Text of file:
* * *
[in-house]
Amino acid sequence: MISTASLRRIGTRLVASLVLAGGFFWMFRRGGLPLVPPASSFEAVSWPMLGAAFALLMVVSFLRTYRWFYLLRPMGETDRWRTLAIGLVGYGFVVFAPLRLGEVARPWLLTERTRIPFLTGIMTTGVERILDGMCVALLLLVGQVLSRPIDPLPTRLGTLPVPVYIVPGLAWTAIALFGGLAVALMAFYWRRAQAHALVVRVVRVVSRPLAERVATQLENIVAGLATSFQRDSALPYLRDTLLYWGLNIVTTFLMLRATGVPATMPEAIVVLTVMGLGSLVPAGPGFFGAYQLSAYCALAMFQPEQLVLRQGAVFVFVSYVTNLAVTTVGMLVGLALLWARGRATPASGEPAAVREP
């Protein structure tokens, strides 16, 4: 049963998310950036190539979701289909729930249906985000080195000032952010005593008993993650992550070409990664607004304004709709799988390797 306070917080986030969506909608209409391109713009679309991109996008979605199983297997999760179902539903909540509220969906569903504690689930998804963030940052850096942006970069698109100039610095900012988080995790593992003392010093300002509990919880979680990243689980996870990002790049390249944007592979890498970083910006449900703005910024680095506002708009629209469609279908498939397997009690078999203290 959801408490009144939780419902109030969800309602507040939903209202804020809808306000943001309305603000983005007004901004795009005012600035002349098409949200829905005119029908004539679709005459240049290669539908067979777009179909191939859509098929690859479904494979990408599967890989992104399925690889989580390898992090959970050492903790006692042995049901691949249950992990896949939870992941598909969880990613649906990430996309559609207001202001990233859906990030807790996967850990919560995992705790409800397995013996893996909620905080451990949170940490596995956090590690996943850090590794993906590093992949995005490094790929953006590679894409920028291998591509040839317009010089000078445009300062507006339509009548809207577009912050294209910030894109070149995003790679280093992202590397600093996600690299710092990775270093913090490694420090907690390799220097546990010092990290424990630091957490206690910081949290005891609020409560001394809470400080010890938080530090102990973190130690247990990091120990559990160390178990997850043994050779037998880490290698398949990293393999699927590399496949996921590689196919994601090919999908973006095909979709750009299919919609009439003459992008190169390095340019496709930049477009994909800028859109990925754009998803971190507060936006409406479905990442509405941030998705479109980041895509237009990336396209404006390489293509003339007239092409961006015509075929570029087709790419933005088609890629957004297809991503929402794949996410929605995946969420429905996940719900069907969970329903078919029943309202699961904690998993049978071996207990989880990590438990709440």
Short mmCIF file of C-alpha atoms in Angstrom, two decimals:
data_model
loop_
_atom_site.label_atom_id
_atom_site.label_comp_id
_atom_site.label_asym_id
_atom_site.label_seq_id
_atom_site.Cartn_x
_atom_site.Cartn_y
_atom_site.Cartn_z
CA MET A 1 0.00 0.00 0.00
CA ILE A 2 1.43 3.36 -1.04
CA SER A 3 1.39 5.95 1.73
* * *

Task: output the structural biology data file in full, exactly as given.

[in-house]
Amino acid sequence: MISTASLRRIGTRLVASLVLAGGFFWMFRRGGLPLVPPASSFEAVSWPMLGAAFALLMVVSFLRTYRWFYLLRPMGETDRWRTLAIGLVGYGFVVFAPLRLGEVARPWLLTERTRIPFLTGIMTTGVERILDGMCVALLLLVGQVLSRPIDPLPTRLGTLPVPVYIVPGLAWTAIALFGGLAVALMAFYWRRAQAHALVVRVVRVVSRPLAERVATQLENIVAGLATSFQRDSALPYLRDTLLYWGLNIVTTFLMLRATGVPATMPEAIVVLTVMGLGSLVPAGPGFFGAYQLSAYCALAMFQPEQLVLRQGAVFVFVSYVTNLAVTTVGMLVGLALLWARGRATPASGEPAAVREP
């Protein structure tokens, strides 16, 4: 049963998310950036190539979701289909729930249906985000080195000032952010005593008993993650992550070409990664607004304004709709799988390797 306070917080986030969506909608209409391109713009679309991109996008979605199983297997999760179902539903909540509220969906569903504690689930998804963030940052850096942006970069698109100039610095900012988080995790593992003392010093300002509990919880979680990243689980996870990002790049390249944007592979890498970083910006449900703005910024680095506002708009629209469609279908498939397997009690078999203290 959801408490009144939780419902109030969800309602507040939903209202804020809808306000943001309305603000983005007004901004795009005012600035002349098409949200829905005119029908004539679709005459240049290669539908067979777009179909191939859509098929690859479904494979990408599967890989992104399925690889989580390898992090959970050492903790006692042995049901691949249950992990896949939870992941598909969880990613649906990430996309559609207001202001990233859906990030807790996967850990919560995992705790409800397995013996893996909620905080451990949170940490596995956090590690996943850090590794993906590093992949995005490094790929953006590679894409920028291998591509040839317009010089000078445009300062507006339509009548809207577009912050294209910030894109070149995003790679280093992202590397600093996600690299710092990775270093913090490694420090907690390799220097546990010092990290424990630091957490206690910081949290005891609020409560001394809470400080010890938080530090102990973190130690247990990091120990559990160390178990997850043994050779037998880490290698398949990293393999699927590399496949996921590689196919994601090919999908973006095909979709750009299919919609009439003459992008190169390095340019496709930049477009994909800028859109990925754009998803971190507060936006409406479905990442509405941030998705479109980041895509237009990336396209404006390489293509003339007239092409961006015509075929570029087709790419933005088609890629957004297809991503929402794949996410929605995946969420429905996940719900069907969970329903078919029943309202699961904690998993049978071996207990989880990590438990709440």
Short mmCIF file of C-alpha atoms in Angstrom, two decimals:
data_model
loop_
_atom_site.label_atom_id
_atom_site.label_comp_id
_atom_site.label_asym_id
_atom_site.label_seq_id
_atom_site.Cartn_x
_atom_site.Cartn_y
_atom_site.Cartn_z
CA MET A 1 0.00 0.00 0.00
CA ILE A 2 1.43 3.36 -1.04
CA SER A 3 1.39 5.95 1.73